The right project always seems to come around at the right time. In the spring of 2020, I was in the midst of a variety of scoring projects when the Coronavirus pandemic hit. My life and my work ground to an immediate screeching halt. Suddenly, I was stuck at home, unable to collaborate directly with filmmakers or musicians. While I had a few of my own personal projects to keep my creative flame burning, I found myself, for the first time in nearly twenty years, with relatively little professional scoring work while I waited for production to resume on series, films and games. All of sudden, along came This Game’s Called Murder.
Isaac Asimov’s profoundly influential Foundation stories and novels chronicle humanity’s distant future, in which a mathematician named Hari Seldon develops psychohistory, a model that accurately predicts the behavior of large populations, and he uses it to foresee the downfall of the Galactica Empire. He and his band of exiled disciples strive to prepare humanity for the coming calamities and make possible the rebuilding of civilization. Many producers struggled to adapt the novels for the screen for decades. At last, David S. Goyer collaborated with Skydance Media to bring the saga to Apple TV+. I was thrilled to write the score for this massive outer space epic.
David S. Goyer and I have known each other for nearly a decade, having collaborated on such projects as Da Vinci’s DemonsandConstantine. Years ago, he told me he was developing Asimov’s groundbreaking novels and my imagination exploded. I knew even then I wanted to write an epic hybrid score that blends a massive orchestra and choir with modern propulsive synths. I recalled from having read some of the novels in high school that the concept of mathematics featured prominently in the story. I realized that I would need to find a unique musical signature for math itself, if I were to really capture the spirit of Asimov’s Foundation in music. The ideas rolled around the back of my mind for a few years until at last, the series went into full production and I was brought on as composer.
Masters of the Universe: Revelation, the new Netflix animated series from celebrated filmmaker Kevin Smith, continues the saga first popularized in the 1980’s by the Mattel toys and comic books, and the Filmation animated series He-Man and the Masters of the Universe. The series is a love letter to this classic era, designed to be nostalgic for fans like me who grew up with the characters forty years ago, and to also appeal to our children, who will enter the fictional world of Eternia for the first time. Revelation serves as a direct sequel to the classic saga by preserving the beloved character designs and occasional goofy one-liners. Simultaneously, the show expands the narrative horizons by raising the stakes, heightening emotional character arcs, and exploring darker themes. The producers reached out to me to craft a musical score that could support this ambitious show.
MEMORIES OF MOTU
I was born in 1979, near the cut off of the generation of kids who would grow up with He-Man and the Masters of the Universe. When I was a young child, He-Man and Star Wars were my first fantasy worlds. Though Star Wars was written with more narrative sophistication, I could visit Eternia every day as the Filmation series bombarded the airwaves. (This is before Netflix, kids. We watched what was on!)
I will never forget the summer of 2009, when my unique band, The BSG Orchestra, rocked out on a crowded stage in San Diego during Comic Con, performing my score for Battlestar Galactica, just months after the epic series finale aired. The venue was bursting with my brilliant musicians, many of the cast, crew, writers, producers, and executives, as well as fans from around the world. Together, we experienced a collective euphoria, because we all loved the show with the same intense passion. After the last encore, the crowd erupted into an unprompted chant of “So Say We All,” a moment that remains one of the most magical and memorable of my life. As the house lights came up and the crowd dissipated, I collapsed into a sweat-soaked heap on the couch in the greenroom and realized that, for the first in my life, I had no new cues for the show to write. Battlestar Galactica had been the most significant part of my life for six years, and now, with this concert complete, it was over.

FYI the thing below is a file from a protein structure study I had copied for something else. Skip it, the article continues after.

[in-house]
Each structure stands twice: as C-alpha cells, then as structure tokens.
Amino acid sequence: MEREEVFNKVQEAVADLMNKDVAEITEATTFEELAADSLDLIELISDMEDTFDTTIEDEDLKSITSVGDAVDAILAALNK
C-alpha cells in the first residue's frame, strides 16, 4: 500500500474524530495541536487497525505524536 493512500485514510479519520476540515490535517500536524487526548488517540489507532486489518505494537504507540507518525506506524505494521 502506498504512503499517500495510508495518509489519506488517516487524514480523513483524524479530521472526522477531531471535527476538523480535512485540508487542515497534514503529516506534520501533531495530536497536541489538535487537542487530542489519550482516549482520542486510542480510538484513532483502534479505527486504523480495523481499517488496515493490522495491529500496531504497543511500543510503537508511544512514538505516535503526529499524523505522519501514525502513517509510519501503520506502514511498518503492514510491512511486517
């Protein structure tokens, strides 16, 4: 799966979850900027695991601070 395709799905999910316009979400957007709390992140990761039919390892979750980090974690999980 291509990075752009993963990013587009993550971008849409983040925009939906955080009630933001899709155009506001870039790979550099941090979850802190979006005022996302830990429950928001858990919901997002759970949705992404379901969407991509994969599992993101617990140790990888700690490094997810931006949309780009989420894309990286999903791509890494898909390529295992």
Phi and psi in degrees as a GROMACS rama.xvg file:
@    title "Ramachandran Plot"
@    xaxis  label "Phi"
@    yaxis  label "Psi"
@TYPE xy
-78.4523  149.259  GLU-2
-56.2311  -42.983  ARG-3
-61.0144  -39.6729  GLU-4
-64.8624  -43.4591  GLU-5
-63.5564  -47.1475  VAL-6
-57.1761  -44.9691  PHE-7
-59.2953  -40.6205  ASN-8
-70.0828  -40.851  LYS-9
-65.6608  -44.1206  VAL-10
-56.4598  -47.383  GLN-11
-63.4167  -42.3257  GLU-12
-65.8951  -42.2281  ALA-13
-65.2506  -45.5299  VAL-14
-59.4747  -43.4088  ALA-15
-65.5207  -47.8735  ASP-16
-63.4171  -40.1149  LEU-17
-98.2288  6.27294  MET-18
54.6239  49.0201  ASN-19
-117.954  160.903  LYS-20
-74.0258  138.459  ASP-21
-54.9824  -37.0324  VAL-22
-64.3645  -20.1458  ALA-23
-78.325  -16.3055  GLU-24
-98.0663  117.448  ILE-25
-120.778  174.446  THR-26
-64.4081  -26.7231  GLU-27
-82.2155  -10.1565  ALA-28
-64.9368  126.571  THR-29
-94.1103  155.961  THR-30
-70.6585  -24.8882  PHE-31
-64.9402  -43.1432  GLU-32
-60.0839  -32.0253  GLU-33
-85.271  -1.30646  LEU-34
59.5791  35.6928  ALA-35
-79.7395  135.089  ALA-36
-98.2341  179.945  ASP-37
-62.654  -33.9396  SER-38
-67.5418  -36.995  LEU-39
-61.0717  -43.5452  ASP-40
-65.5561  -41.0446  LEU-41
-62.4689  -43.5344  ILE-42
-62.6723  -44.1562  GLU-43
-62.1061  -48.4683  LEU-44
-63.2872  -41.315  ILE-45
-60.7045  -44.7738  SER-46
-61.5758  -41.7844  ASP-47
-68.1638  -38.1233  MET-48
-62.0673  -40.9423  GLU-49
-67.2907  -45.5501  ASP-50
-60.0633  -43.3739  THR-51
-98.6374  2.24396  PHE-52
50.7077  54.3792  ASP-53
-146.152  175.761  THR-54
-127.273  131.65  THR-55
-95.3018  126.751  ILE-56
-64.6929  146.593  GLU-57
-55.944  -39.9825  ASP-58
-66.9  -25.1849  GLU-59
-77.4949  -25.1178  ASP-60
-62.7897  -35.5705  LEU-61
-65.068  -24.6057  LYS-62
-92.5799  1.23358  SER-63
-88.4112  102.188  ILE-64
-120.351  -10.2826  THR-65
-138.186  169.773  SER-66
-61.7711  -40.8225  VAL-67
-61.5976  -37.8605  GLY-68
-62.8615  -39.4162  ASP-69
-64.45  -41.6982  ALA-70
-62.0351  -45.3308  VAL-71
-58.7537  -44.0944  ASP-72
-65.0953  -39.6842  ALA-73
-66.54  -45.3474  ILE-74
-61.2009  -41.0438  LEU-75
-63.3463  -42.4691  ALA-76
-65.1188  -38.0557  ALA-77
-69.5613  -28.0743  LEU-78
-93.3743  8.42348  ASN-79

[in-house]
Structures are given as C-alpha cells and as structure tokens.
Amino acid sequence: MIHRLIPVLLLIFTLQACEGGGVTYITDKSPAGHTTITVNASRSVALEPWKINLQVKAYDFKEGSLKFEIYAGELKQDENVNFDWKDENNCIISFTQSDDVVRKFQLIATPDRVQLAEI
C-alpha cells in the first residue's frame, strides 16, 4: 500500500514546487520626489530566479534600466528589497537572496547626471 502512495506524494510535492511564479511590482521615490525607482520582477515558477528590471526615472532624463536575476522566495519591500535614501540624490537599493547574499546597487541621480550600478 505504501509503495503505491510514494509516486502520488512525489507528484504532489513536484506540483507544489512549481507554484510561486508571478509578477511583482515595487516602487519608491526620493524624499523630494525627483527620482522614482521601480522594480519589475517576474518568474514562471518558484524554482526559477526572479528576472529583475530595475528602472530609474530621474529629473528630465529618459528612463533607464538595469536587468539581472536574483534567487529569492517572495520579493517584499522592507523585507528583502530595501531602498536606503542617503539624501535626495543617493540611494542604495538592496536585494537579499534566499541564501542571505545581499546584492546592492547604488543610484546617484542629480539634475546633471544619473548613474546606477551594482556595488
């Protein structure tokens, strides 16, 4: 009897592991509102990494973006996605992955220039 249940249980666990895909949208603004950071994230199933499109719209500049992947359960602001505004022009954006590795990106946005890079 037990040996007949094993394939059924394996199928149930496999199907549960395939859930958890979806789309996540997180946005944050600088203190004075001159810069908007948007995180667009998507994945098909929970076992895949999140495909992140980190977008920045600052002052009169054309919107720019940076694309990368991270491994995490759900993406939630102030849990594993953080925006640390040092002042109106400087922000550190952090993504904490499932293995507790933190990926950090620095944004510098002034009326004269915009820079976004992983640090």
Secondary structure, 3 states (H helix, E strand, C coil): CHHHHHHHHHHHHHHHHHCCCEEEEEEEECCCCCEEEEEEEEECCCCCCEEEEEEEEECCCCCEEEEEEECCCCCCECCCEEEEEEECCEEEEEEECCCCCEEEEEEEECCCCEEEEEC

Ava, a sleek new, spy thriller stars Jessica Chastain, John Malkovich, Colin Farrell, Common, Joan Chen, and Geena Davis. The film, a Voltage picture, directed by Tate Taylor, hit VOD this fall. Jessica Chastain plays the title character, a remorseless assassin, who must wrestle with her own demons, and struggle with relationships she has wrecked or abandoned. The film is an ambitious combination of character study and assassin intrigue.
As a kid I immersed myself in orchestral film scores growing up, background that served me well for the last Voltage Picture I scored, The Professor and the Madman. That score’s Romantic chamber orchestra flourishes represent the total polar opposite of the musical needs of this film. Fortunately as a kid growing up in the 1990’s I also adored electronic music maturing in that era. Depeche Mode, Trent Reznor, Nine Inch Nails, and Marilyn Manson had a huge impact on my young brain and popular culture, as did the scores of composers such as Brad Fiedel (Terminator, Terminator 2, True Lies), Éric Serra (La Femme Nikita, The Fifth Element), the Dust Brothers (Fight Club), and Tom Tykwer, Johnny Klimek, and Reinhold Heil (Run Lola Run). I had always wanted to try my hand at a score written in the style pioneered by these artists. So, I was grateful to join Ava’s incredible creative team and be given the chance to compose a searing, predominantly electronic score for a spy thriller.